American Heritage® Dictionary of the English Language, Fourth Edition
- Debussy, Claude Achille 1862-1918. French composer who is considered the first exponent of musical impressionism. His works include the tone poem L'Après-midi d'un Faune (1894).
- n. French composer who is said to have created Impressionism in music (1862-1918)
“On the other hand, in Debussy's "La Mer," I spent most of the performance mesmerized by veteran BSO percussionist Frank Epstein, manning the cymbal parts.”
“Not the most subtle or elegantly set up, but it's gotta be the Tristan quote in Debussy's Golliwog's Cakewalk.”
“Parnassum (1817-1826), once studied by all budding pianists, lives on only in Debussy's affectionate caricature, "Dr. Gradus ad Parnassum," from the”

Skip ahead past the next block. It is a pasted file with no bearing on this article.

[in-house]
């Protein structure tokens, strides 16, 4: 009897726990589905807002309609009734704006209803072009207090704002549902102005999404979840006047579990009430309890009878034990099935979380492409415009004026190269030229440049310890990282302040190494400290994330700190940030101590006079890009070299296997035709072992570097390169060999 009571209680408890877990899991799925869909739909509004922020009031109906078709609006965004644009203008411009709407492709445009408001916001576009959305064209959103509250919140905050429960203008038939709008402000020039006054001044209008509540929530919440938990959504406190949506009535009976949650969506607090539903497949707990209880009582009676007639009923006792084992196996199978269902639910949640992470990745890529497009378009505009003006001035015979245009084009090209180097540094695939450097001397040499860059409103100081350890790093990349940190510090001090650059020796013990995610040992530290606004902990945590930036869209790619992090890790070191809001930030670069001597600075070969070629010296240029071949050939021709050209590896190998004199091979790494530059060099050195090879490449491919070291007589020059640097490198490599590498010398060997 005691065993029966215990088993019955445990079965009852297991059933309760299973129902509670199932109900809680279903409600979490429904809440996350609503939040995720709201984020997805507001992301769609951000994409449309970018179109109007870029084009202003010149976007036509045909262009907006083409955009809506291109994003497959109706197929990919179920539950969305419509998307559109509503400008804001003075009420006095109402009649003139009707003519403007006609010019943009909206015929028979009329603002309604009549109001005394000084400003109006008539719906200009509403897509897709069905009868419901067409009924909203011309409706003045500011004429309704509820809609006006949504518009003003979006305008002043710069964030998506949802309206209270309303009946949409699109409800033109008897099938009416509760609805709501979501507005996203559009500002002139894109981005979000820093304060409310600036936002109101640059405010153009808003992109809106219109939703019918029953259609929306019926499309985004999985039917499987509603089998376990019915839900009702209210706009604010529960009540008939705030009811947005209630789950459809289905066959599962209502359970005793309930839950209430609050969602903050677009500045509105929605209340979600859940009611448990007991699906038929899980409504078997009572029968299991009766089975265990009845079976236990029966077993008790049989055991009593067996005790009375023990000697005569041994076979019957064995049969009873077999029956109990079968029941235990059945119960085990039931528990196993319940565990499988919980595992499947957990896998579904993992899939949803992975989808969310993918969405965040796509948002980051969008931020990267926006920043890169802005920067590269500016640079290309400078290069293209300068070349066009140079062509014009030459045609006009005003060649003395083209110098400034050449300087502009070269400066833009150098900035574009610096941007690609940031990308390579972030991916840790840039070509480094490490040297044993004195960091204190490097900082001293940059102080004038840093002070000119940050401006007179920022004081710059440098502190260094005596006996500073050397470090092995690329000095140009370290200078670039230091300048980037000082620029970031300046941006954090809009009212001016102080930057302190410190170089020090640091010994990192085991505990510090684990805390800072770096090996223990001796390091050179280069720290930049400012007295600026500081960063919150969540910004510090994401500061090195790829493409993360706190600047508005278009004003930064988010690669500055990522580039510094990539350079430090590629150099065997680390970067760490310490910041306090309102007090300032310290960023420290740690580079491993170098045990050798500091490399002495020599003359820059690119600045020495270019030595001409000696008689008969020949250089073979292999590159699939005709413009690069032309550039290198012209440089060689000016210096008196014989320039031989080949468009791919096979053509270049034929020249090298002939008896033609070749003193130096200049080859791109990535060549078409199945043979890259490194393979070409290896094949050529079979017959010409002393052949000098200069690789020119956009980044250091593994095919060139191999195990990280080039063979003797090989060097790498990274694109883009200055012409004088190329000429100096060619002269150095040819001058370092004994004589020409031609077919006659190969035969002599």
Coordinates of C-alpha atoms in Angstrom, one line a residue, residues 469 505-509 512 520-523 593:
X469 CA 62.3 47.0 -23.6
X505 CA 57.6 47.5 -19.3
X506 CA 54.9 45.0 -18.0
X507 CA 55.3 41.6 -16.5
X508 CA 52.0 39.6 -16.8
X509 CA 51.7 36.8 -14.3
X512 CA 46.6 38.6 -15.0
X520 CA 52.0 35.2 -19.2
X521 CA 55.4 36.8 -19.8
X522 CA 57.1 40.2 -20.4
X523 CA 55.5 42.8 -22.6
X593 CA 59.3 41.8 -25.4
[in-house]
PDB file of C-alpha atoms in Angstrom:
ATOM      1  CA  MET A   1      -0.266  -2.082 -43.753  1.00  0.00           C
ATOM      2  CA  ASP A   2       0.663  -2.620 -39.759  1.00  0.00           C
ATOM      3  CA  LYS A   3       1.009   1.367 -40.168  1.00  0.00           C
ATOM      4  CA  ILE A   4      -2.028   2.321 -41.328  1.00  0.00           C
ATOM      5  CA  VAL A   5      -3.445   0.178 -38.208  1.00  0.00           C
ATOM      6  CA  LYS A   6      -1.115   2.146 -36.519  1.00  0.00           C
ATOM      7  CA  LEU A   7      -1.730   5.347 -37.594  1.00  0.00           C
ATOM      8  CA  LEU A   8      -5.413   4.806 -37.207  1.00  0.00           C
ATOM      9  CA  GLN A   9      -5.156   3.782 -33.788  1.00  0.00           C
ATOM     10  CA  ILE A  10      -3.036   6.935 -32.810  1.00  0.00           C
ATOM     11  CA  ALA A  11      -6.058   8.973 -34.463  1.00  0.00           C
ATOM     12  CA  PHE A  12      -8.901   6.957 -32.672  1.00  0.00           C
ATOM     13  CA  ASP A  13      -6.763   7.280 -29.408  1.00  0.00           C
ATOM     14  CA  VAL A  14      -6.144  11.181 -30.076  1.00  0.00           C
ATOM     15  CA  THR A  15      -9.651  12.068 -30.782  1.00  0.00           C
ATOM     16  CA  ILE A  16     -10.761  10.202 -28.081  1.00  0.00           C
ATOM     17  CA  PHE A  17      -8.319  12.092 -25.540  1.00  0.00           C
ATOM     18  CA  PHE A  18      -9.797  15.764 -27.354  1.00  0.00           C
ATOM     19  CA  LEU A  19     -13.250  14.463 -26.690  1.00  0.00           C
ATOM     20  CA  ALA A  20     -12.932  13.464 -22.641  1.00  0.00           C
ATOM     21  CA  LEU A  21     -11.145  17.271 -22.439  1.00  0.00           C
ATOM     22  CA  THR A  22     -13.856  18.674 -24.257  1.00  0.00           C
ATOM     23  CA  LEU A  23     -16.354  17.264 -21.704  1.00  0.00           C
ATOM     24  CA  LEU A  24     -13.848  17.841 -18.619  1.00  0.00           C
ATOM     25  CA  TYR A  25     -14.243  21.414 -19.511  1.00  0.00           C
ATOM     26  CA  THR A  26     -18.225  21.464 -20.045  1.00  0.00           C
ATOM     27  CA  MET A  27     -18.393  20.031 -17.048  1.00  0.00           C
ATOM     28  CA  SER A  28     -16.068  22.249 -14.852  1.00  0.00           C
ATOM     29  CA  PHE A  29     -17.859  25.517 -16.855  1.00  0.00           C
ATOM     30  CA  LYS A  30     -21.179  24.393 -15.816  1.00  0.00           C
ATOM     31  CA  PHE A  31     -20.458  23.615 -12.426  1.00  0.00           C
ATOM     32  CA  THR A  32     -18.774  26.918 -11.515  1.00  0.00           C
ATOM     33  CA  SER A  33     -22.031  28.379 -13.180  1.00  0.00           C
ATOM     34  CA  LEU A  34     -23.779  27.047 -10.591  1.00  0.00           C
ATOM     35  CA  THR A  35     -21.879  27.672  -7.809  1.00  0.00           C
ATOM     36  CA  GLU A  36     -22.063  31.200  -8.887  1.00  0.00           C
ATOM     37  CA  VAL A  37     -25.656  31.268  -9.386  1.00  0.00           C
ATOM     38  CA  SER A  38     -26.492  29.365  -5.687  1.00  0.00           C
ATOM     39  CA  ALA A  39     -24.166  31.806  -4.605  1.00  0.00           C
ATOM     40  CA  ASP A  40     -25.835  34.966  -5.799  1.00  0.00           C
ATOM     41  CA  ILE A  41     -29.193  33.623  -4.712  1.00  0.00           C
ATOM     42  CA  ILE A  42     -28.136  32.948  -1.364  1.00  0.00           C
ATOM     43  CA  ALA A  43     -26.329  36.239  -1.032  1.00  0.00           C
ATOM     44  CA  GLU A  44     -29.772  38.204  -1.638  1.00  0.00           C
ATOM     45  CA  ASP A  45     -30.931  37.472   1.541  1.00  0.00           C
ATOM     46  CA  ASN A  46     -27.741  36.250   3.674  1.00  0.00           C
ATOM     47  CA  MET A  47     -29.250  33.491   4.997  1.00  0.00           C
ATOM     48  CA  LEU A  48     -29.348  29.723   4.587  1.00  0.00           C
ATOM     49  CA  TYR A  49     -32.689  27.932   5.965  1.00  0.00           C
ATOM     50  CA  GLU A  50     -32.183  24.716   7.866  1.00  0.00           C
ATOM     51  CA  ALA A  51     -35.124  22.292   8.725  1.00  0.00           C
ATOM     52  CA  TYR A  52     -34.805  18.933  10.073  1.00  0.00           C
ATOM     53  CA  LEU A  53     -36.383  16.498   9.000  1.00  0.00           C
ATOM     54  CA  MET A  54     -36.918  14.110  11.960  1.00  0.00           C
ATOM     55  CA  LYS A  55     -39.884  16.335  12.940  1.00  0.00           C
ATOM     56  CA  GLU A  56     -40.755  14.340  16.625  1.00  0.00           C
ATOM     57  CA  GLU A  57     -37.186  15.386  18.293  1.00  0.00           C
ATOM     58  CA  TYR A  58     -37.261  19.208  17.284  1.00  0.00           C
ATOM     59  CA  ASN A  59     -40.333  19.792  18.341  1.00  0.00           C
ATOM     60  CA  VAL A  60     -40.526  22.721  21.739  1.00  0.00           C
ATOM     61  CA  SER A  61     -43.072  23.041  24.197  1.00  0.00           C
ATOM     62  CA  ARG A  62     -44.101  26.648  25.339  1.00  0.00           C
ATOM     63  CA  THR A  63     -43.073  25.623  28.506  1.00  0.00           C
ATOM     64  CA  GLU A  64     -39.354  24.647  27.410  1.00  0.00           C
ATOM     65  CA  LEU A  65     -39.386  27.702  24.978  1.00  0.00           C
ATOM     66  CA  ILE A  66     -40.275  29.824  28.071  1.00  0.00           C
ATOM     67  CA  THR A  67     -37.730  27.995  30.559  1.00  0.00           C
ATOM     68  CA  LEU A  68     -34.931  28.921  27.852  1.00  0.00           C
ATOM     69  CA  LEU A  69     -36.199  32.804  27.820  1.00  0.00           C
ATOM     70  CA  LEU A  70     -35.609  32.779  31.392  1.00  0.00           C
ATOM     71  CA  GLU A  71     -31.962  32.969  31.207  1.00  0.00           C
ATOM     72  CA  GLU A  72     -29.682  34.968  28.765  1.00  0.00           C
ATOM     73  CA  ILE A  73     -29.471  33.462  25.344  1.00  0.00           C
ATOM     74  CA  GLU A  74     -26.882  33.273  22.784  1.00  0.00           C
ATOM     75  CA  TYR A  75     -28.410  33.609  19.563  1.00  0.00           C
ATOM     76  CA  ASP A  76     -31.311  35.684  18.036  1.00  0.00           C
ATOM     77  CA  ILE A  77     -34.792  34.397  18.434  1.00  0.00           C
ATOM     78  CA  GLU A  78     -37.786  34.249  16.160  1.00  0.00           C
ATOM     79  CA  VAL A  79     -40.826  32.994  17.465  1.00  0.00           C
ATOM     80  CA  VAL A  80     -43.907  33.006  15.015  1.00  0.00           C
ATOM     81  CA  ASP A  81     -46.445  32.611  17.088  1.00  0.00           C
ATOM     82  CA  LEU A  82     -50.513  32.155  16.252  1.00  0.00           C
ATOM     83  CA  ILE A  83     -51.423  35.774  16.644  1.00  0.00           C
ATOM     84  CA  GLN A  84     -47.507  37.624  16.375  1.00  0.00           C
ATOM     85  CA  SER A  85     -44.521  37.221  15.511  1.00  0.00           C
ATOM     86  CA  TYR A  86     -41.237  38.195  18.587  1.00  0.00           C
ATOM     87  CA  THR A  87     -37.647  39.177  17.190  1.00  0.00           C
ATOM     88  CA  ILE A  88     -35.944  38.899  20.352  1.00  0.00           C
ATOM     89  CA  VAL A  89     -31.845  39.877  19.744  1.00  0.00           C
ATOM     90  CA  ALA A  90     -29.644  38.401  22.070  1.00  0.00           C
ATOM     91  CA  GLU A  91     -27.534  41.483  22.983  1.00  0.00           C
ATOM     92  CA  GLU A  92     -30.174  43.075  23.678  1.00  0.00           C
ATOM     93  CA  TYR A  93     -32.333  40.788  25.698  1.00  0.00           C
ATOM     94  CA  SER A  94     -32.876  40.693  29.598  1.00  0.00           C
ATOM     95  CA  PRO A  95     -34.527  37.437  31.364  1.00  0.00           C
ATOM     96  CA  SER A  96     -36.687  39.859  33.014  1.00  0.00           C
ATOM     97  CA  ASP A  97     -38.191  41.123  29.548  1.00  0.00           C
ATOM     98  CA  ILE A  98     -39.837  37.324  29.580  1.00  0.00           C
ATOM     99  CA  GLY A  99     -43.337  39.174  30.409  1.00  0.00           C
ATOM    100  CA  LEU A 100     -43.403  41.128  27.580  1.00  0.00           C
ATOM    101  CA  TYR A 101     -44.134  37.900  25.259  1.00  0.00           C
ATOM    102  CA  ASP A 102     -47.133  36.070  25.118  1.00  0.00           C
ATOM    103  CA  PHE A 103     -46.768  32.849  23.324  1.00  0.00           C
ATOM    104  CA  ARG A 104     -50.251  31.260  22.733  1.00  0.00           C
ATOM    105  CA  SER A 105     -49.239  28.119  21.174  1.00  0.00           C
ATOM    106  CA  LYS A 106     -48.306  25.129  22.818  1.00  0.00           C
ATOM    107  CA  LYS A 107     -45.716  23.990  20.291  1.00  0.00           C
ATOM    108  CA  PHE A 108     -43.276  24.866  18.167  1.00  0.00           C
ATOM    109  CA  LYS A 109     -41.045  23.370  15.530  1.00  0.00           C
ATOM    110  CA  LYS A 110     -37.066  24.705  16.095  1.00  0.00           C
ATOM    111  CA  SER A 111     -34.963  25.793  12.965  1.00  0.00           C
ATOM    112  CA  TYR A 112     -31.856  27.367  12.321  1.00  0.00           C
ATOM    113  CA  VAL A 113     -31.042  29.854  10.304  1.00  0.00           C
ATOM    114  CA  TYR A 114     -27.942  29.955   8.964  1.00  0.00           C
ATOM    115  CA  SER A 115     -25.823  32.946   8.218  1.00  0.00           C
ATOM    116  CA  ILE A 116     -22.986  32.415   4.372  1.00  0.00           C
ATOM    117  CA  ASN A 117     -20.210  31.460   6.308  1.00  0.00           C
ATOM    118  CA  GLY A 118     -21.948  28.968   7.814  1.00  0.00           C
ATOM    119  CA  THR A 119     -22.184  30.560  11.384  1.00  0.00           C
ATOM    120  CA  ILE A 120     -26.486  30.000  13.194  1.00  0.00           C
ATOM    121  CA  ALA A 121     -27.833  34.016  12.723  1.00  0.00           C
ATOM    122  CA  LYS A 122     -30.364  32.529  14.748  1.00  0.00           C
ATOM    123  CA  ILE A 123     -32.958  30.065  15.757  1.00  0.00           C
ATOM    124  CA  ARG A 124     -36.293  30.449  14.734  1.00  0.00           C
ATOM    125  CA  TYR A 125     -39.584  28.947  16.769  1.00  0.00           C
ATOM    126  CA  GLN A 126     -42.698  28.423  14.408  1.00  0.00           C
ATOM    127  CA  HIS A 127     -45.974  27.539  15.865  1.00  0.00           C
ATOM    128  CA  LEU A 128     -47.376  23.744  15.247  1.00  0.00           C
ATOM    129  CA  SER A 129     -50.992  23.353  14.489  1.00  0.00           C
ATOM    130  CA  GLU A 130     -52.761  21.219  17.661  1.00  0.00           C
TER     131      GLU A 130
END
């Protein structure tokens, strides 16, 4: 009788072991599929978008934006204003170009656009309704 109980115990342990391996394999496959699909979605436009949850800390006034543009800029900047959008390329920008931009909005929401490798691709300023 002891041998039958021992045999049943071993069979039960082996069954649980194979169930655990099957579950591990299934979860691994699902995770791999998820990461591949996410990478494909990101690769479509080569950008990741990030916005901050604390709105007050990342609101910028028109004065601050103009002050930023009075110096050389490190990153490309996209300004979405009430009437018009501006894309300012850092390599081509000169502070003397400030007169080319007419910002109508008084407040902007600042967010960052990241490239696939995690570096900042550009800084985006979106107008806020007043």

“You can hear every flickering element in Debussy's complex textures.”
“And someone needed to tell Rob how to pronounce "Debussy" -- Edward would never have flubbed that name ... sigh.”
“The Debussy is a favorite of Salonen’s and I admire it, but it always makes me think of how much more I appreciate Britten’s take on the sea.”
“Your Debussy is a bad man, however great he may be as an artist.”
“We've got to have a go and I like Debussy, which is a decent outsider." saddles Gan Amhras, third behind Sea The Stars in the Newmarket classic.”
“Other American writers such as Peter de Vries, Clifton Fadiman -- who dubbed Debussy fans "Debussybodies" --”
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